Translation and Censorship: A Translator’s View

For those of the TL;DR crowd, go to the very bottom for a quick two-line writeup in a nutshell.

“Censorship” in gaming. Yeah, there are quotes around that word, because I think 1) it’s a loaded word, and 2) one man’s censorship, is another man’s localization effort. As Obi-wan said to Luke, it’s all a matter of point of view. In this article, I will not be discussing true censorship (as in banning products because the governement doesn’t want to you read/listen to/play something), but what some gamers (and I’m a gamer myself) consider to be “translation censorship” (my term).

Normally, I don’t jump into the censorship in gaming “wars” on social media, again, for two reasons, 1) I write/translate porn, thus I don’t want to risk alienating clients, and 2) fighting over a subject of endless debate on the Internet is like the Mac vs. “PC,” (or for those of you at home weren’t on the Internet in the 90s, Android vs. iOS), debates, ultimately, it’s all opinion. Like assholes, everyone has one, and what comes out shouldn’t necessarily be paid any attention to.

But I came across this little gem today. (Edited for privacy.)


Okay, first and foremost, and I’m sure many of you have already caught on to what I’m going to say: being a “pro-translator” and censorship are mutually exclusive in most cases of localization. For those of you who do not, or did not, know this, let me tell you how I (and I assume most freelance translators) approach translation jobs by walking you through the process of one. And please, note, this is a very watered-down version of what happens.

First, I am approached by a company to do a translation (or as I like to call it localization) job. Usually this happens through one of a variety of methods, whether I have applied to the company directly, or I have applied to a secondary company who offers to assign me the job, or through friends who put me in contact with the company.

Once I have the job, if there is a great amount of content (and usually there is if it’s a game), then I may be working on a team. Many times, I do not know anyone on the team, or anything about them beyond their names. There is also a “manager,” someone who has to ride lead over all the translators to keep us all on the same page.

I am assigned a portion of the game to translate. If the game is a well-known property, I am given (hopefully — at least by better companies who know what they are doing) a glossary of terms I should follow (character/place/object names/titles, etc.).

Then, depending on whether this kind of thing is covered in the glossary or not, I may ask questions like, “What kind of language do you want used for Japanese terms like 「くそ!」or 「てめぇー!」?,” because depending on the age group this is aimed at, using “Shit!” and “Fucker!” could be frowned upon. And I would agree, I would never use those words in a game aged at younger or more general audiences. I would use something like “Darn!” or “What!?” and “You!” or “You jerk!” Both are correct translations/localizations. Anyone who says otherwise is not familiar enough with the Japanese language to be telling me my job.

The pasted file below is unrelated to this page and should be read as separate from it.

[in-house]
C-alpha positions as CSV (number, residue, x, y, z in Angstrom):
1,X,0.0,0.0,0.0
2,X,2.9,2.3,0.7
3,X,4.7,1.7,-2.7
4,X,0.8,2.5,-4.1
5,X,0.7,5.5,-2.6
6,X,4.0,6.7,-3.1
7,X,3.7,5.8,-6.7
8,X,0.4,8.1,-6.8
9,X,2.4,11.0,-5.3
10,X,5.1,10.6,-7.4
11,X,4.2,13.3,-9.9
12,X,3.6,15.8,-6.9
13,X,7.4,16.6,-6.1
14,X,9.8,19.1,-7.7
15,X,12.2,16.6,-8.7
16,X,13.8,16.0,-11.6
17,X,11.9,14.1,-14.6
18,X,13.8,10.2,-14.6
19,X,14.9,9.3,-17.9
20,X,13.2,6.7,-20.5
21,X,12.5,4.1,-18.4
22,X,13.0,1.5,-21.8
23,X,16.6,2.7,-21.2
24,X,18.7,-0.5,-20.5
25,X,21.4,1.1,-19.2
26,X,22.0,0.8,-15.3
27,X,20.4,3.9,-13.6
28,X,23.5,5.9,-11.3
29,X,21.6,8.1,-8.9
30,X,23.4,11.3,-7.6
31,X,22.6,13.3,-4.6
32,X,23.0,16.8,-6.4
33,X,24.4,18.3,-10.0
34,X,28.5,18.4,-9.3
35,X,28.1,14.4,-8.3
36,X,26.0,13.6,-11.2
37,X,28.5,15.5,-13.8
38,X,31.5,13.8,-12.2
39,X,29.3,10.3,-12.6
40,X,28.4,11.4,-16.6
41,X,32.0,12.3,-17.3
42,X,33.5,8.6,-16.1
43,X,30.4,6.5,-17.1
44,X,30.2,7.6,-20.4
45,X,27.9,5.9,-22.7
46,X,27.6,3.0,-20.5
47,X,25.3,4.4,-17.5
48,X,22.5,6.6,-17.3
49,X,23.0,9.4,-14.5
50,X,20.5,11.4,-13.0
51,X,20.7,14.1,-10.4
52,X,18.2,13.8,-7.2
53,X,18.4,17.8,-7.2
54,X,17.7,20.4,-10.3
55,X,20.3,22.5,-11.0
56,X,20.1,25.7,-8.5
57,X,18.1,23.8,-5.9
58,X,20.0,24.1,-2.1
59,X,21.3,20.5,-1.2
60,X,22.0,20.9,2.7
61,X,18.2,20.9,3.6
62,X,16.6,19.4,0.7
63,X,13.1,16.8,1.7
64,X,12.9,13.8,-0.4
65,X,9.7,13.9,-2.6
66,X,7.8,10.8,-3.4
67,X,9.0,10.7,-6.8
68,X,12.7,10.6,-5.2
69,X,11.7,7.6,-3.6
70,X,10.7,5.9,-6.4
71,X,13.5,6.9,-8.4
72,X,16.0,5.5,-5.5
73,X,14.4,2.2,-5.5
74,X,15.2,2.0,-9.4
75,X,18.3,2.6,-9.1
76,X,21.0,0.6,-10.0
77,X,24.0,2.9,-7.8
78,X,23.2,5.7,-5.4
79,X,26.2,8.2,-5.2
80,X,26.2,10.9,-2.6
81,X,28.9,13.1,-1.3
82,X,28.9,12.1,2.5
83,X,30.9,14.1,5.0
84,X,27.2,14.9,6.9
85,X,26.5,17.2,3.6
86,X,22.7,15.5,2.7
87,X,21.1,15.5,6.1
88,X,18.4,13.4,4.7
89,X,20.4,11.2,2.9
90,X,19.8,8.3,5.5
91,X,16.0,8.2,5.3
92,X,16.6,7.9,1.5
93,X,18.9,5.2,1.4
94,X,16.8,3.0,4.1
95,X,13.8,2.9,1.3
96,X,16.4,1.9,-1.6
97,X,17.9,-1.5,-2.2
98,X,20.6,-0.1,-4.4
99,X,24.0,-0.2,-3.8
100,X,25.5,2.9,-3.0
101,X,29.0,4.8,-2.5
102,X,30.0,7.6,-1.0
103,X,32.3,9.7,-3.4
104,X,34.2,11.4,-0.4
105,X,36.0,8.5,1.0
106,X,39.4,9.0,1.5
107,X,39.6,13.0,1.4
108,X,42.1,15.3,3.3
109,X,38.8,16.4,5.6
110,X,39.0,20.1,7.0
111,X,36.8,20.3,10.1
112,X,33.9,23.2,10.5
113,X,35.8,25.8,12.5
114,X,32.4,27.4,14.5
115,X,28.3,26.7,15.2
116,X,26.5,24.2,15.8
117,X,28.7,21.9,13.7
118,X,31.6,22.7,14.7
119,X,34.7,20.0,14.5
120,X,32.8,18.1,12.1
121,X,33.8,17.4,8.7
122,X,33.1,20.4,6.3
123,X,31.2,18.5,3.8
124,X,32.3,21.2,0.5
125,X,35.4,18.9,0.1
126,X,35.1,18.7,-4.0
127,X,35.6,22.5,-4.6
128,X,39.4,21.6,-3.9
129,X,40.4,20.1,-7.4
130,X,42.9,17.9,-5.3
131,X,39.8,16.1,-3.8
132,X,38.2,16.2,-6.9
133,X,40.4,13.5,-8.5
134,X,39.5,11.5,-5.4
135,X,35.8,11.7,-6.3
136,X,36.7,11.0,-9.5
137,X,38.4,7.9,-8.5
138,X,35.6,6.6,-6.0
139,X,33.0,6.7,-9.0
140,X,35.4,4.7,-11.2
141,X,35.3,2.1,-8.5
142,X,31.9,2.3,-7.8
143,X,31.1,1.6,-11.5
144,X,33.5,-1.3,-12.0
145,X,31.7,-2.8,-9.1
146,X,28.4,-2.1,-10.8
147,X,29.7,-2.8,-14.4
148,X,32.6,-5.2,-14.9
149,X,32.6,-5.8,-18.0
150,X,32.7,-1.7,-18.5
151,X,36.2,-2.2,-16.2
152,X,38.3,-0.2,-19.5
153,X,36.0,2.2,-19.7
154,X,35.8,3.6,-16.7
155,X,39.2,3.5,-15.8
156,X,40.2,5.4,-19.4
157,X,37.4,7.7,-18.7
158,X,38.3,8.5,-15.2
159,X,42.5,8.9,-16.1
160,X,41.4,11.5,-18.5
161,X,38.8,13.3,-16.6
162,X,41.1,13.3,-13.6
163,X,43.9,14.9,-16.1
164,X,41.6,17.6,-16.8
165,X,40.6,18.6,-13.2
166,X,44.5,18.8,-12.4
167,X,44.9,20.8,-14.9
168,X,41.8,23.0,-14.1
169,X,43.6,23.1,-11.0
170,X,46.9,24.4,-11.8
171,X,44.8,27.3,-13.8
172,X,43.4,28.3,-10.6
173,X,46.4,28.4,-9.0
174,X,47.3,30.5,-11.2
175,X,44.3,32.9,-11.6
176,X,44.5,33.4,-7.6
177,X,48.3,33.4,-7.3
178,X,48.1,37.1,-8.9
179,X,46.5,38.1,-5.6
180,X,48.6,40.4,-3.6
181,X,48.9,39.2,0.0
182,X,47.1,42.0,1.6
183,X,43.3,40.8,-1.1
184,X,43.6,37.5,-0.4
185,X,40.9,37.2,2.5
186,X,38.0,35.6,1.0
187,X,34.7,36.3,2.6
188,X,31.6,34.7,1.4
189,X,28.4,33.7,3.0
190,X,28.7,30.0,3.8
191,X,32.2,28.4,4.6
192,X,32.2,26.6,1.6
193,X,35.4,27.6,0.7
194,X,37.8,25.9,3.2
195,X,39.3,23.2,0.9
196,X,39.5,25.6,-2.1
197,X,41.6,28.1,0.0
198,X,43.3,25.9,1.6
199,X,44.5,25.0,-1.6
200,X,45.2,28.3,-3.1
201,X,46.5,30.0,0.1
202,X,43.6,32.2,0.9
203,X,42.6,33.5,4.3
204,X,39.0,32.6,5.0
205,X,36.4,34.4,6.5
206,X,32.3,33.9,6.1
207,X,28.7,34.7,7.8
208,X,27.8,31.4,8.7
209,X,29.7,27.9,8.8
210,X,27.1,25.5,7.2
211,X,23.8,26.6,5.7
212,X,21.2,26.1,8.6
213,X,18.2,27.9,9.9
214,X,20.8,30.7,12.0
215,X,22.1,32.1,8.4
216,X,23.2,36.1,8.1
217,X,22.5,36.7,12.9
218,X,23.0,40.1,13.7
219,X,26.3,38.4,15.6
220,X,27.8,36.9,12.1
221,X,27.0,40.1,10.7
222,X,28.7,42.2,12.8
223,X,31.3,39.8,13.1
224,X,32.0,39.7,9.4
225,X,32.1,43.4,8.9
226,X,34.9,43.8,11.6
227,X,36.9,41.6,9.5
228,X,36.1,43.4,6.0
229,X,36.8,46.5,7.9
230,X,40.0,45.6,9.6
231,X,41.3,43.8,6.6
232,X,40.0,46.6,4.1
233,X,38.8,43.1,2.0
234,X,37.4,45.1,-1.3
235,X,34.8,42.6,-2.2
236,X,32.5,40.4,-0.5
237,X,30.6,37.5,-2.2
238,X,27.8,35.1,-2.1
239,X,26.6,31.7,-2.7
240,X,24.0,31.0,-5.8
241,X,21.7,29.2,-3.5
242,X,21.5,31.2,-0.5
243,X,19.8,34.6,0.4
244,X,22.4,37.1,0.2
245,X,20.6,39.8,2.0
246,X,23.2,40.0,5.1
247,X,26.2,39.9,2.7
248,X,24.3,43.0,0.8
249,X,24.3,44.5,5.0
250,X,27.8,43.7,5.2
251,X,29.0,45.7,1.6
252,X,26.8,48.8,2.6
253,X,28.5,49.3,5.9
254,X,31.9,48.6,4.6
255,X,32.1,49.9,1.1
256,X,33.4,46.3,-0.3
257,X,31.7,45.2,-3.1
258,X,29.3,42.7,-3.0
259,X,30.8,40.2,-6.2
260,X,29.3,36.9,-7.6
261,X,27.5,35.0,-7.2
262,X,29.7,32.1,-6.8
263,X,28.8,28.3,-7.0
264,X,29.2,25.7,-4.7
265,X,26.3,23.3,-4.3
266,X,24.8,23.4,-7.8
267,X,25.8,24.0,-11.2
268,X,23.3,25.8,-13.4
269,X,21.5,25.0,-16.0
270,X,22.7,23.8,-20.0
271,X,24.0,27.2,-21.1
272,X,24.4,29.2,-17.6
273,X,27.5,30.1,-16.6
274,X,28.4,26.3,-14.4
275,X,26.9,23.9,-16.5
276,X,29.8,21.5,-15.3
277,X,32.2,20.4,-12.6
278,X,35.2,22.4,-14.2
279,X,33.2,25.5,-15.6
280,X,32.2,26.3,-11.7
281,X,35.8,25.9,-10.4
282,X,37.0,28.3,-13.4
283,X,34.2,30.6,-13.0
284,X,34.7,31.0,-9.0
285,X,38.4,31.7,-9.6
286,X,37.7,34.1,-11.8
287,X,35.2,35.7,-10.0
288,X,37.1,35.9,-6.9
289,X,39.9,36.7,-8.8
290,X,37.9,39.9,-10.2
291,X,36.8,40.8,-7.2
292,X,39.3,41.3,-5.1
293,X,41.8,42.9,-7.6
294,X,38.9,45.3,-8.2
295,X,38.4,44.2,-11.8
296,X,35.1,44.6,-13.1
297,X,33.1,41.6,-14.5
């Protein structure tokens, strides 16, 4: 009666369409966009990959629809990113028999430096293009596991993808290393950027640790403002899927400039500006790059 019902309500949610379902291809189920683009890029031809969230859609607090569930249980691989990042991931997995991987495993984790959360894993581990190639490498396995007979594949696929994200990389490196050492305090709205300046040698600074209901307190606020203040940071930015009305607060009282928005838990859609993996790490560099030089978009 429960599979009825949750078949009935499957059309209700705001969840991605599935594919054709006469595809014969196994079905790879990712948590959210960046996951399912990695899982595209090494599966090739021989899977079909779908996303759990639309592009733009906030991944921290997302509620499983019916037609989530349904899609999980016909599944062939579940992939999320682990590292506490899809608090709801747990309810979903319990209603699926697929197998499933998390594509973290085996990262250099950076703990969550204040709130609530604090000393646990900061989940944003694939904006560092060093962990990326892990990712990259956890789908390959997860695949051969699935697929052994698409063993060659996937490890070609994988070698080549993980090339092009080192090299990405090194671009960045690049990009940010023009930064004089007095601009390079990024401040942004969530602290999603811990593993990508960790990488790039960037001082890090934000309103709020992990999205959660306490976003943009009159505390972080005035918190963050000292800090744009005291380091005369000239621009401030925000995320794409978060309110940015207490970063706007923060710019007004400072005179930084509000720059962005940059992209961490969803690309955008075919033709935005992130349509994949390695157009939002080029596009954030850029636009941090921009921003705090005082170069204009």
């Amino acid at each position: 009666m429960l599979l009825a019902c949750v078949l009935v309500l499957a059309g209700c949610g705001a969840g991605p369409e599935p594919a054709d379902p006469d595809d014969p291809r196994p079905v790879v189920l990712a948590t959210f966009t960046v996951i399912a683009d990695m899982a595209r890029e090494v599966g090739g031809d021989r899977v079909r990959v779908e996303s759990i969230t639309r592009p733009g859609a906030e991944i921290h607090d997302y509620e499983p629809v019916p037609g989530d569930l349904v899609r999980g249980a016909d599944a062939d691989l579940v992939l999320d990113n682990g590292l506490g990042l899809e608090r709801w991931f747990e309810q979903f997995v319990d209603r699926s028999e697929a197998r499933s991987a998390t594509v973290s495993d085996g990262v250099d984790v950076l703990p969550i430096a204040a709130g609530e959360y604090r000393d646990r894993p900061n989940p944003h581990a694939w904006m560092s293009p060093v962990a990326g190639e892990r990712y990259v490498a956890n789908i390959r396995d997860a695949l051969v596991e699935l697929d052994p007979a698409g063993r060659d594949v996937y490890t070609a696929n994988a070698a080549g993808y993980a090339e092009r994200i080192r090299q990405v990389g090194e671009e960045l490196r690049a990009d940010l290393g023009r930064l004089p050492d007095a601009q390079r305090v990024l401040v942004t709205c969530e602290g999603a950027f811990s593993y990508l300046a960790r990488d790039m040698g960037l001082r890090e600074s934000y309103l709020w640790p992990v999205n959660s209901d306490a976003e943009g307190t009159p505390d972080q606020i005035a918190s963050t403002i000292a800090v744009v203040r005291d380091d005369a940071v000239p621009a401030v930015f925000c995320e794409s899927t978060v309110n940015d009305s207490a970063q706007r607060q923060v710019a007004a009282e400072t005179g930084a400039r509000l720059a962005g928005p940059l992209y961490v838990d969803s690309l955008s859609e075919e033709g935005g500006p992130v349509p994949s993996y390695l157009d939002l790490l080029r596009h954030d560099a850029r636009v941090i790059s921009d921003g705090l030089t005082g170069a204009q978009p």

I then begin translating. When I come across something I find that might need a level of discretion, again, depending on who the game is aimed at, I bring it up to the “manager”. Now, this MAY sound like censorship on my part, I can assure you, it is not. Frankly, I hate points like this in the game as they waste my time. I would rather just everyone leave the translation to me, so I can finish the job, get paid, and move on to the next one. (Just like you do at work, whether flipping burgers, processing documents or litigating court cases, ultimately we all want everyone out of your way so we can move on without much BS.) But that’s not how it works, I need to discuss things with people. They could be any number of issues, but ultimately they come down to “is this going to work with our target audience”? (It can make or break a game. You think it might not, but let me assure you, it does. Just like in ANY game, translated or local. The last thing a company wants is a game being banned from sale.)

Sometimes, I offer the manager a number of different translations based on what I think might work the best, from straight up following the meaning (not the words!) of the original, to changing things (she’s not a high school student, she’s a college student!). If I have such to offer the manager, I do. The manager then gives me a decision, if that power has been invested in him or her. (If not, s/he takes it to whomever CAN make that decision, including going back to the parent company if the game is being outsourced for translation.) I follow it.

I follow the decision no matter what I think of it. I am NOT paid to think beyond what MIGHT be in the game’s best interest. Again, though, ultimately, as the translator, I have no say, and I am DAMNED lucky if anyone listens to me at all.

Translation has nothing to do with my politics, religion (or lack thereof), or actual feelings on the game material. I walk a fine line. If I want to continue making money as a pro translator, then I follow the rules and guidelines set down before me by my (albeit, mostly temporary) employers. And I do so because I don’t WANT to be temporary; I want the company to say, we like working with you, here’s more work!

So while it might sound callous and like I’m selling out, I say, you are not me, and I am making money doing what I love. And more to the point, if you don’t like the products being put out as they are, start your own translation company (or go freelance) and make your own terms.

As for myself, as a person WORKING as a freelance translator, I follow the guidelines given to me by the people paying me, or I don’t work. If you don’t understand that, you really need to get a better grasp on the working world.


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